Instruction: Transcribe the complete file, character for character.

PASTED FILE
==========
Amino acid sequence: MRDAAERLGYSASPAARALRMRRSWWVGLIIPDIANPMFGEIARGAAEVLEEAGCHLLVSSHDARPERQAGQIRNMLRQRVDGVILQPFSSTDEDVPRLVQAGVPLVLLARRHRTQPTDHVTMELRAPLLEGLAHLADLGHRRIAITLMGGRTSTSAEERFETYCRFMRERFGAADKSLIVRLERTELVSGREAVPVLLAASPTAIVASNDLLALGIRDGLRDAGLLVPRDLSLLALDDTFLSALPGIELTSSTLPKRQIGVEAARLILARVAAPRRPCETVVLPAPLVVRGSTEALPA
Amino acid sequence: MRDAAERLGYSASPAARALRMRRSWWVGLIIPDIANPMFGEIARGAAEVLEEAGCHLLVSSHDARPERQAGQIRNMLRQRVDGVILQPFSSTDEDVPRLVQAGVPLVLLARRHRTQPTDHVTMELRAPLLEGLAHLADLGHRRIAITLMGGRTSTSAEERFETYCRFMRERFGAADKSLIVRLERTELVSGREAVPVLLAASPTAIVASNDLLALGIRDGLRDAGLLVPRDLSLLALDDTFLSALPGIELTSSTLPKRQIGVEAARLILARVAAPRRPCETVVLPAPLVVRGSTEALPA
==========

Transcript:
Amino acid sequence: MRDAAERLGYSASPAARALRMRRSWWVGLIIPDIANPMFGEIARGAAEVLEEAGCHLLVSSHDARPERQAGQIRNMLRQRVDGVILQPFSSTDEDVPRLVQAGVPLVLLARRHRTQPTDHVTMELRAPLLEGLAHLADLGHRRIAITLMGGRTSTSAEERFETYCRFMRERFGAADKSLIVRLERTELVSGREAVPVLLAASPTAIVASNDLLALGIRDGLRDAGLLVPRDLSLLALDDTFLSALPGIELTSSTLPKRQIGVEAARLILARVAAPRRPCETVVLPAPLVVRGSTEALPA
Amino acid sequence: MRDAAERLGYSASPAARALRMRRSWWVGLIIPDIANPMFGEIARGAAEVLEEAGCHLLVSSHDARPERQAGQIRNMLRQRVDGVILQPFSSTDEDVPRLVQAGVPLVLLARRHRTQPTDHVTMELRAPLLEGLAHLADLGHRRIAITLMGGRTSTSAEERFETYCRFMRERFGAADKSLIVRLERTELVSGREAVPVLLAASPTAIVASNDLLALGIRDGLRDAGLLVPRDLSLLALDDTFLSALPGIELTSSTLPKRQIGVEAARLILARVAAPRRPCETVVLPAPLVVRGSTEALPA